DPReview smartphone flyovers are written with the needs of photographers in mind. We focus on camera features, performance, and image quality.
The iPhone X is the newest flagship phone from Apple. It charge with twin optically stabilized 12MP rear cameras, a 7MP front-facing camera with or WITH may refer to: Carl Johannes With (1877–1923), Danish doctor and arachnologist With (character), a character in D. N. Angel ‘TrueDepth’ technology, artificial background blur and specialized flaring effects, DNG Raw file capture, and of course is otherwise a highly capable and extremely speedy mobile device.
And it should be, given the asking price: at an MSRP of $999, the iPhone X (total iPhone Ten, which I’ll admit I’m still getting used to) is priced comfortably higher than many of its current competitors that also get with an emphasis on photographic prowess.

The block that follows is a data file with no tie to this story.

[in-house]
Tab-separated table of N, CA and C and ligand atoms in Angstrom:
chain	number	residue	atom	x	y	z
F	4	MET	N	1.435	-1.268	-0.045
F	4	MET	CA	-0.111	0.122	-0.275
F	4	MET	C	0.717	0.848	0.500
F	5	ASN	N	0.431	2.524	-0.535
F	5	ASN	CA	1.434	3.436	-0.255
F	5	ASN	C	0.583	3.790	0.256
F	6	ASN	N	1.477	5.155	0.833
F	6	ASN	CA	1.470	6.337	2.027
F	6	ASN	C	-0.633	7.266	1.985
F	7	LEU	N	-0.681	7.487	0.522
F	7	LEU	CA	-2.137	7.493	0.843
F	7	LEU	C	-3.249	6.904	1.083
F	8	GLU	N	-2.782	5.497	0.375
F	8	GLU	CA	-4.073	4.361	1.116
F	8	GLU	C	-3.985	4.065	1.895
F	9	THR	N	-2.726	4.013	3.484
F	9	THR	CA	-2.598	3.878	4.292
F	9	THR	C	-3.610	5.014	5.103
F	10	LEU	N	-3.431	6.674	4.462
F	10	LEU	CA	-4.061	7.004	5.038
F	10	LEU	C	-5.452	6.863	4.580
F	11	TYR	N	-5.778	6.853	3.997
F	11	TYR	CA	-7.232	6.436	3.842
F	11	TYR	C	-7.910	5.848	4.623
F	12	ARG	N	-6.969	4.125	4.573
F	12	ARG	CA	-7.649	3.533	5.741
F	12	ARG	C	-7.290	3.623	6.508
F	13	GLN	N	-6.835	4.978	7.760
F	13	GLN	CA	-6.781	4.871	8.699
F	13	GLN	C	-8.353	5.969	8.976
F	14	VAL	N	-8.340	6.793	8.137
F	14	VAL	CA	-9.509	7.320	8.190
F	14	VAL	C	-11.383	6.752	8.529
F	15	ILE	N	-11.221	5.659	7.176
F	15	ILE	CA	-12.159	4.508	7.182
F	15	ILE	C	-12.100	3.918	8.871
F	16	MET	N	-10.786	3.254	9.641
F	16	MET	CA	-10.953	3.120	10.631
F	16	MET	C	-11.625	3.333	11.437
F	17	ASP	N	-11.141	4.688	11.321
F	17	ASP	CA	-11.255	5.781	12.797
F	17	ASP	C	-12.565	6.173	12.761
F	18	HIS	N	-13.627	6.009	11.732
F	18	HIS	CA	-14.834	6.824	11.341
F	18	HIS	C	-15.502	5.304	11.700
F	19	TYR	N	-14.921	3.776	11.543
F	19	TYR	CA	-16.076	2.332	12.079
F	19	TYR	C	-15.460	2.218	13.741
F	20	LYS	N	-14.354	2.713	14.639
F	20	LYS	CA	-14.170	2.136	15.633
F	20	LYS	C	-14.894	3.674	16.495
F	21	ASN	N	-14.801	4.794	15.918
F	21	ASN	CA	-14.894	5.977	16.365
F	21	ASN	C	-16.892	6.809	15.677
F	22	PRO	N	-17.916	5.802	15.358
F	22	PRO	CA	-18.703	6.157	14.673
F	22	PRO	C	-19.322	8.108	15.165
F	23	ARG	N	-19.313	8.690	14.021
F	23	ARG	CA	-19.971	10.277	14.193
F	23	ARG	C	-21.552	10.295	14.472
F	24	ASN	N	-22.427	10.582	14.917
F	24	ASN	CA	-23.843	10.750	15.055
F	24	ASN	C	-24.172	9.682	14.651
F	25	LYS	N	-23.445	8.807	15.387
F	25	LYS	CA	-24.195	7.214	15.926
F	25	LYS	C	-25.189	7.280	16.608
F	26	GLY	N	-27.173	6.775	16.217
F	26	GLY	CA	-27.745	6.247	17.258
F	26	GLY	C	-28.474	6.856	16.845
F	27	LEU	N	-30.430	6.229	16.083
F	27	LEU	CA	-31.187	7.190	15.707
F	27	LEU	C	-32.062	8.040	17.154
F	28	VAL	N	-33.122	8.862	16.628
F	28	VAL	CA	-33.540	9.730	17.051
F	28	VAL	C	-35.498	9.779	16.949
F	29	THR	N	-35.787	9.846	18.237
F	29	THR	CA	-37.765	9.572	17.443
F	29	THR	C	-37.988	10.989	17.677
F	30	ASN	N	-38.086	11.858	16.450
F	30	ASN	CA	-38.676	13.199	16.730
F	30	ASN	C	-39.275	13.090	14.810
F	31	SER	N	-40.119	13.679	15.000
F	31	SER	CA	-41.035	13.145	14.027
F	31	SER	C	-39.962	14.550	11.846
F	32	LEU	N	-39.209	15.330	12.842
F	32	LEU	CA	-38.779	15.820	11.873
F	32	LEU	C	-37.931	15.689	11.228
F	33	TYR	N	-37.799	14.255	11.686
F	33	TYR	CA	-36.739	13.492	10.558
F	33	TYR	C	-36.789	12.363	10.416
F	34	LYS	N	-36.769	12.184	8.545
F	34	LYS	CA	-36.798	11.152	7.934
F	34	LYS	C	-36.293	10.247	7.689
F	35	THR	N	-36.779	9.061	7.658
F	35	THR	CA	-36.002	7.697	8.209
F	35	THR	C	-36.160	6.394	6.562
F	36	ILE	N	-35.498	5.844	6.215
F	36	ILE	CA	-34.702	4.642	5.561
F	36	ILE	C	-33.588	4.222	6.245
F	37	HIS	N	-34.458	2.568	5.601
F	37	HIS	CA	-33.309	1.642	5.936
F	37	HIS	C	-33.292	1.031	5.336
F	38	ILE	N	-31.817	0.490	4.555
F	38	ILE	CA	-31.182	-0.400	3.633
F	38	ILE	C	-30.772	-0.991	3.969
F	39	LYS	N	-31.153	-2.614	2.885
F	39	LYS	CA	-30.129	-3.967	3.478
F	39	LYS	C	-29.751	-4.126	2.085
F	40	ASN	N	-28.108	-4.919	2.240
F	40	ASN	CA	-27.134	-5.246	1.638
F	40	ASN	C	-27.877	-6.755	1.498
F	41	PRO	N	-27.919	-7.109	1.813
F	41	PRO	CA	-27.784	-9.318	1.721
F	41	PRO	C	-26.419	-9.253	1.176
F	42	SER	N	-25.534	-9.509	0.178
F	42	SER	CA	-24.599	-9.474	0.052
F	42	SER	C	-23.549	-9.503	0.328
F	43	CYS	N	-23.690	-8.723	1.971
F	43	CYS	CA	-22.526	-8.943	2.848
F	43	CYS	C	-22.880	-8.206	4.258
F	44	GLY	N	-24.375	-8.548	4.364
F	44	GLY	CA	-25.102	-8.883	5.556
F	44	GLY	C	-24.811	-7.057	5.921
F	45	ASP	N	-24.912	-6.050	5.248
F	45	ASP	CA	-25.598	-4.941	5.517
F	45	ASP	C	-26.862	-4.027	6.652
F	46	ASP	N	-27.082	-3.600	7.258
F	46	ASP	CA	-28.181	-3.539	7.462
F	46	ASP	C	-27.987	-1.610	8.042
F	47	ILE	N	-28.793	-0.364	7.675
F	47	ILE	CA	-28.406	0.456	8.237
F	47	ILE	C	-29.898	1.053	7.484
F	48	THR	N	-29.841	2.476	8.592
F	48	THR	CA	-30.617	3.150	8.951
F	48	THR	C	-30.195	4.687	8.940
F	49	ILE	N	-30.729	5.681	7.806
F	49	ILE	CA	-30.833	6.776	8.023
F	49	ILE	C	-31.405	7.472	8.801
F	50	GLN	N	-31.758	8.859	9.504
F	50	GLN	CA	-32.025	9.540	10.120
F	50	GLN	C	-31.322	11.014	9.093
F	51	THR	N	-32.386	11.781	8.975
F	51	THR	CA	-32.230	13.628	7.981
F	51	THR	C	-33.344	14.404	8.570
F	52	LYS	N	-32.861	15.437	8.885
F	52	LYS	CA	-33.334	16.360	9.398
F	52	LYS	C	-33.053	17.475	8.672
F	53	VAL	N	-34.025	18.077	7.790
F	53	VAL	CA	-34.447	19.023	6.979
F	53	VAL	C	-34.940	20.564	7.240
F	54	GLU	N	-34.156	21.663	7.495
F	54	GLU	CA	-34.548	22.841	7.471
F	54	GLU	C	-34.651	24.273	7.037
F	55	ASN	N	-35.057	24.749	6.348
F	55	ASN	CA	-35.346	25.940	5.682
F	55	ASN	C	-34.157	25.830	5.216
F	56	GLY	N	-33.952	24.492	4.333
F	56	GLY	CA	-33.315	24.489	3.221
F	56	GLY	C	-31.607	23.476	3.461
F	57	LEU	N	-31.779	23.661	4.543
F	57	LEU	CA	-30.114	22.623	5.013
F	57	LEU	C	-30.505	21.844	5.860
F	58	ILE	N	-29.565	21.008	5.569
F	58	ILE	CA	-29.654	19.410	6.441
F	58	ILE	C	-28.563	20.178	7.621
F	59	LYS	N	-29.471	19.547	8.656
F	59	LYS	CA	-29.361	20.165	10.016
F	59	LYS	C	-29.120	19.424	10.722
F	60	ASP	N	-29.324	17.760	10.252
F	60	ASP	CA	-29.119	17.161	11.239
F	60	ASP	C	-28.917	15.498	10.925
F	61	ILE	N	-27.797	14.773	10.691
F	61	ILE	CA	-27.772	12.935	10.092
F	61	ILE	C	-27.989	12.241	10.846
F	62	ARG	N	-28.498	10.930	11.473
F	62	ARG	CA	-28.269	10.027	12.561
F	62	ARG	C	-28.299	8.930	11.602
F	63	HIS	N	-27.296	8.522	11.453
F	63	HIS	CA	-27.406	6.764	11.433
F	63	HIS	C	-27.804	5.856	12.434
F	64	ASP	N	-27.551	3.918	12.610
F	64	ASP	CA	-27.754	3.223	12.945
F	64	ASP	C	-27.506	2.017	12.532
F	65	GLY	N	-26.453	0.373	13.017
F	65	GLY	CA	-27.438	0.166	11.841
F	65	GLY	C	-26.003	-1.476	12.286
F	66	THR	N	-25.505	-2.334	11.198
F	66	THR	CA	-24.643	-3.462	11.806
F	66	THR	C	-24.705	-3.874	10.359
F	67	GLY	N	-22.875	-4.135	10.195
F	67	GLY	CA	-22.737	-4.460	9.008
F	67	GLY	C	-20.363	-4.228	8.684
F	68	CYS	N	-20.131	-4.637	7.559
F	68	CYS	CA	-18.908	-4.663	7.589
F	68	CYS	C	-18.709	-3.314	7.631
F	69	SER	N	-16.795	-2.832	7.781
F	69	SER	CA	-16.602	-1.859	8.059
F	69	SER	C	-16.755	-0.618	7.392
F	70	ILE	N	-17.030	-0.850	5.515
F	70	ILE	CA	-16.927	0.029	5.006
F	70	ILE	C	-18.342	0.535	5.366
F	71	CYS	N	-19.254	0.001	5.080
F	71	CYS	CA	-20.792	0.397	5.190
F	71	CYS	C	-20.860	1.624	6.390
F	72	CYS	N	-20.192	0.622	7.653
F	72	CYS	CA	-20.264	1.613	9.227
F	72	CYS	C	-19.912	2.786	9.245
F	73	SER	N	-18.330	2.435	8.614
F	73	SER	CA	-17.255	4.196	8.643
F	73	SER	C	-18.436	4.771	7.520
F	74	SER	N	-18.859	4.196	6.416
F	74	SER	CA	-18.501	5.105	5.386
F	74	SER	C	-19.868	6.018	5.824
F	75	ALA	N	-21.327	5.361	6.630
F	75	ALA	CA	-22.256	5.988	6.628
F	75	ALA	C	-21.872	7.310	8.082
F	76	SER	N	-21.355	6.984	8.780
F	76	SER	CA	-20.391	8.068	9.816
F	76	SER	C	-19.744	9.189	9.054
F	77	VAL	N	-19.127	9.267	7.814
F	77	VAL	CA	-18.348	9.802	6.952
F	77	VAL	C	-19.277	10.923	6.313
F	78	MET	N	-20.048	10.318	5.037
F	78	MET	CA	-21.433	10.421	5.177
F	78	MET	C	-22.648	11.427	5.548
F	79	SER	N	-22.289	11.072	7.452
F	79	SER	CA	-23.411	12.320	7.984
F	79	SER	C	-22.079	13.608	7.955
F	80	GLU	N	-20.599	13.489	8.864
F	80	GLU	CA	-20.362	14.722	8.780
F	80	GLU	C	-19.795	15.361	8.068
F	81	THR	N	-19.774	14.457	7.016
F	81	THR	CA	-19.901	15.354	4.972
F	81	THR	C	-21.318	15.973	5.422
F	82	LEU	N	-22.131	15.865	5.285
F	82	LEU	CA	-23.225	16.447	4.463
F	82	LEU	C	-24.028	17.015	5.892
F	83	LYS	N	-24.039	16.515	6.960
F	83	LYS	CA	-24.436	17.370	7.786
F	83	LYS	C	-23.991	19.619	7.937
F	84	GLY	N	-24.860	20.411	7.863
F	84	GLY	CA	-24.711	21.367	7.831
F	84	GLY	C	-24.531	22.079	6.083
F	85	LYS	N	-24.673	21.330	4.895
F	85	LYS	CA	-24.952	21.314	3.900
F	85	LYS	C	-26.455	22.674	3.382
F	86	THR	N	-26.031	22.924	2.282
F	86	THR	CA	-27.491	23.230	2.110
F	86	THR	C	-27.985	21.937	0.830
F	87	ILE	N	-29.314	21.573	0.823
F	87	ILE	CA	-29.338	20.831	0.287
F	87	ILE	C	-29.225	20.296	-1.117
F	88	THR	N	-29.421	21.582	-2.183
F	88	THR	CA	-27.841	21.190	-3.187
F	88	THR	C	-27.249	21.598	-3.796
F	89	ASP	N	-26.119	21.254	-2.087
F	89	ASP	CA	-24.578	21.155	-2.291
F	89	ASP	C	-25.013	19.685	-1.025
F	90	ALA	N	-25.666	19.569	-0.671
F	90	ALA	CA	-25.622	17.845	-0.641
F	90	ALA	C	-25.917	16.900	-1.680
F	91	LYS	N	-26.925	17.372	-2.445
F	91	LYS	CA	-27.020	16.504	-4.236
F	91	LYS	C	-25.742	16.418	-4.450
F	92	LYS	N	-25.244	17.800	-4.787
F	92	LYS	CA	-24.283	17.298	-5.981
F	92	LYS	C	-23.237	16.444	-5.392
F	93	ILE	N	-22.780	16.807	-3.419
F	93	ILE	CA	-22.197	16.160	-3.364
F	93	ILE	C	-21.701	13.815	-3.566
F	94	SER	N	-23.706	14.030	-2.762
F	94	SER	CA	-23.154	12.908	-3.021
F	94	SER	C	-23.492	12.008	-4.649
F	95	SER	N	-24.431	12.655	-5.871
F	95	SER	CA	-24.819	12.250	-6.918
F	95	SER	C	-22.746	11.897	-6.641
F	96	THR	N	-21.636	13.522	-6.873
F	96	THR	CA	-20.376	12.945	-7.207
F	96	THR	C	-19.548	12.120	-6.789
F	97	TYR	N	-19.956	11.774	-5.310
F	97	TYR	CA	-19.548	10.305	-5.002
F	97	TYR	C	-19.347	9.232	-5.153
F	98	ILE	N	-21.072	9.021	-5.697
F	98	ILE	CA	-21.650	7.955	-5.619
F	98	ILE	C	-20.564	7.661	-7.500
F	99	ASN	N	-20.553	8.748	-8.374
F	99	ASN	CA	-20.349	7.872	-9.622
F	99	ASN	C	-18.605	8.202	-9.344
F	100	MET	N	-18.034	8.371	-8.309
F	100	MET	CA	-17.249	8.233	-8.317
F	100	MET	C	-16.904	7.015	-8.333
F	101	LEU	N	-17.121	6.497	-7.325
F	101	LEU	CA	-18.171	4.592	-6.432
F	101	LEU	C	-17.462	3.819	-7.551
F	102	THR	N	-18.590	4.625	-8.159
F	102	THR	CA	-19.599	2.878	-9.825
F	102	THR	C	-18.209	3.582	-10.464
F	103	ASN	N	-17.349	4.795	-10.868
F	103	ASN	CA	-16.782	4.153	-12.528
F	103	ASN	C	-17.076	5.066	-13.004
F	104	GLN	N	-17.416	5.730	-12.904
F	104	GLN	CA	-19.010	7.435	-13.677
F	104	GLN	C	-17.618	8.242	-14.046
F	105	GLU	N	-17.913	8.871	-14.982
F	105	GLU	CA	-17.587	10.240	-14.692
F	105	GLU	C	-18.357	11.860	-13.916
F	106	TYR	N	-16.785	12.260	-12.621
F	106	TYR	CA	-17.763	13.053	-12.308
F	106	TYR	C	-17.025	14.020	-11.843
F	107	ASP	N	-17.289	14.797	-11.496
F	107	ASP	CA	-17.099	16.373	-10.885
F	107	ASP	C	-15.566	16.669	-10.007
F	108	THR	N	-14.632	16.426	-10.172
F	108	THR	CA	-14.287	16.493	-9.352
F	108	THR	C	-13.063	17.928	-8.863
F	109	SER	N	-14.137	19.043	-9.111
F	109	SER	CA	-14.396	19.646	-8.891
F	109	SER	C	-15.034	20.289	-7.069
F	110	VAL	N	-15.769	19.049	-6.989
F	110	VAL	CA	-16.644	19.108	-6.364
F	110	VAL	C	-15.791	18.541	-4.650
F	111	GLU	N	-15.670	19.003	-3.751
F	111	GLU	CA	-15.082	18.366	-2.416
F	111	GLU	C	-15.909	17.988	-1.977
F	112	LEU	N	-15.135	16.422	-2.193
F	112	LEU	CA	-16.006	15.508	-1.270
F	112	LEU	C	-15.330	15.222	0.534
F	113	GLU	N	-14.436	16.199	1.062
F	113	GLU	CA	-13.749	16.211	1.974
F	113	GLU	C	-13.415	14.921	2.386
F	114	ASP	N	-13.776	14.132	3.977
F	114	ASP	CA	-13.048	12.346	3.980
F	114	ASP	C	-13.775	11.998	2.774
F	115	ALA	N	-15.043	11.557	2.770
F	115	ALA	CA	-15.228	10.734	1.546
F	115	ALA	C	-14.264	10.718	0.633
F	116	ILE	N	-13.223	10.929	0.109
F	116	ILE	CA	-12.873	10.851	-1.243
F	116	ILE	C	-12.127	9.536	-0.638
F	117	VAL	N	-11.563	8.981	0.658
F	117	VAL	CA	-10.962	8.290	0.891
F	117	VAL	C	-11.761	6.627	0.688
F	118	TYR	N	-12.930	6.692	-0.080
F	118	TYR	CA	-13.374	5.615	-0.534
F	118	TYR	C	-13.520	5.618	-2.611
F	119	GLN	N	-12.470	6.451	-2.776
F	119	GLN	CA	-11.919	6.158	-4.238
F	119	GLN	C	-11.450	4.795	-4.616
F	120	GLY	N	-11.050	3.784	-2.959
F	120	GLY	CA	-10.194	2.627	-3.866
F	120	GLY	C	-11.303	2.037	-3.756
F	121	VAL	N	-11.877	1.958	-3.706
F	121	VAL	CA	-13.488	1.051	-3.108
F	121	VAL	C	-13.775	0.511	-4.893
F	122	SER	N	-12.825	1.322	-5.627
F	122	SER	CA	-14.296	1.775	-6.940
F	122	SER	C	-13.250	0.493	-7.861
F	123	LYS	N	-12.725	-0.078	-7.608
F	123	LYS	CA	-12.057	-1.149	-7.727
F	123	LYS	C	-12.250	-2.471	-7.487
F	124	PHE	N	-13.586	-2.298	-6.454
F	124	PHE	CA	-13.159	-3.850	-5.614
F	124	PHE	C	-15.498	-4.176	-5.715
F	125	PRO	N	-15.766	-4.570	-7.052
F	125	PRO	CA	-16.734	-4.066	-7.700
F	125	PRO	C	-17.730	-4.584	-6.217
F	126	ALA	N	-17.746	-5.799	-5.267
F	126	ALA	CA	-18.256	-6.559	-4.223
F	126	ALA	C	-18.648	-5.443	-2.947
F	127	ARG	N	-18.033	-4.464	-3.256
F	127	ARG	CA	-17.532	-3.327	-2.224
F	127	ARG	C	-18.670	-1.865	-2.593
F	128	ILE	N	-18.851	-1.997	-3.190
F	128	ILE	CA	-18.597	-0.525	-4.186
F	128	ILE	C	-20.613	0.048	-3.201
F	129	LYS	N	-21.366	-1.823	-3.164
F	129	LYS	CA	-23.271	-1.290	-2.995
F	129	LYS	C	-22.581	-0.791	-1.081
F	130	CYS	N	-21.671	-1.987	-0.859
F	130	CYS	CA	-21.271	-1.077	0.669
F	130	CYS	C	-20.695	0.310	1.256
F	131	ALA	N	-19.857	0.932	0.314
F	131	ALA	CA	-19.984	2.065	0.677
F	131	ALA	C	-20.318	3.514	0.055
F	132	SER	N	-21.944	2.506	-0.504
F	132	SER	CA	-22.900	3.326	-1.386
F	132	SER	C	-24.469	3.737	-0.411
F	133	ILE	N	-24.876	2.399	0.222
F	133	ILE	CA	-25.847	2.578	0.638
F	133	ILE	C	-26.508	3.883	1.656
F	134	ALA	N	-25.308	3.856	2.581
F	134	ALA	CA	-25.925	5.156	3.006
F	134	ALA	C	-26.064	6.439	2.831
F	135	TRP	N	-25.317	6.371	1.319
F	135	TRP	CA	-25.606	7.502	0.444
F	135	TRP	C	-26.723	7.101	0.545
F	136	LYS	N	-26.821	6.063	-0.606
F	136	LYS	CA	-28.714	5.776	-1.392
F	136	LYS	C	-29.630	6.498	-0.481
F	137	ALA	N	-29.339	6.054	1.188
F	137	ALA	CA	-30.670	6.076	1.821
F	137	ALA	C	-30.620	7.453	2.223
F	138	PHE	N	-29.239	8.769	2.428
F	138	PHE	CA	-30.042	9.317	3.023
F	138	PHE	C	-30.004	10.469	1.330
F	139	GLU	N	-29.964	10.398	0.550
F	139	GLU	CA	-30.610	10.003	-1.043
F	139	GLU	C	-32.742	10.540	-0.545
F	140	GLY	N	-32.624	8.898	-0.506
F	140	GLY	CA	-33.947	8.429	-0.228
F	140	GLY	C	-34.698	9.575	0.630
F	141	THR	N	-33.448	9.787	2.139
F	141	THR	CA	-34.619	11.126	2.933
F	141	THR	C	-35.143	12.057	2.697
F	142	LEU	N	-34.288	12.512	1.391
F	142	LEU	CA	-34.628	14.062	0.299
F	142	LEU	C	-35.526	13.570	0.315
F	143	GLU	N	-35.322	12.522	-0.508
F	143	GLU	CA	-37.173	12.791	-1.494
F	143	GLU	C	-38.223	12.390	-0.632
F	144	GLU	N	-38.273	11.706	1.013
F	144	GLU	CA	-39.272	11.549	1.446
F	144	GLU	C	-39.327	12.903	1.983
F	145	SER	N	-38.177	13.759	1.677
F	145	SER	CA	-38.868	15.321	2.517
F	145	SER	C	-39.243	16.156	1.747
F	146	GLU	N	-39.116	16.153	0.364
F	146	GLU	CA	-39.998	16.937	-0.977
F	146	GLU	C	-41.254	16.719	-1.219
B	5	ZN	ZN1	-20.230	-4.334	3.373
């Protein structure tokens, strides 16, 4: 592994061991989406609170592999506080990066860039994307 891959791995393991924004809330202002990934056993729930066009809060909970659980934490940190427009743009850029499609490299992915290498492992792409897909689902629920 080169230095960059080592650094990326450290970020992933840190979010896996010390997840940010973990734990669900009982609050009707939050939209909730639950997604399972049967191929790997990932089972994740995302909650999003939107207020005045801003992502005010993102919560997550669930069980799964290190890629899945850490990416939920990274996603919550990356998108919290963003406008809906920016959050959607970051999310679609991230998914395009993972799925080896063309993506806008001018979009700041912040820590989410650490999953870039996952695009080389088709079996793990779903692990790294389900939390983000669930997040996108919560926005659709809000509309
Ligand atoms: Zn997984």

|Out-of-camera JPEG in HDR mode.
ISO 20 | 1/229 sec | F1.8
Photo by Carey Rose
As with just about every chic high-end smartphone, the results of the picture-taking process on the iPhone are as much about clever software tricks as they are about the hardware. With the software and munitions combined, does the iPhone X truly offer image quality comparable to so-called ‘real cameras?’ Is artificial background blur driving the fixed nails into the interchangeable-lens camera coffin?
Of course, the answer isn’t all that simple, and depends an awful lot on the preferences of the user behind the lens. But let’s dump in and take a look at what Apple’s latest smartphone shooter is capable of.
Key Photographic / Video Specifications
- Dual 12MP sensors
- 28/56mm equivalent focal lengths
- F1.8/2.4 crack
- On-sensor phase detection
- Quad-LED flash
- DNG Raw capture and manual control with 3rd party apps
- 4K video at 60 fps
- 1080p 120/240fps slow-motion video
- 7MP front-facing ‘TrueDepth’ camera with F2.2 space
- 5.8-inch, 2436×1125 OLED
- Apple A11 Fusion chipset
- 3GB RAM
- 64/256GB storage
- 2,716mAh battery
- Wireless charging (Qi compatible)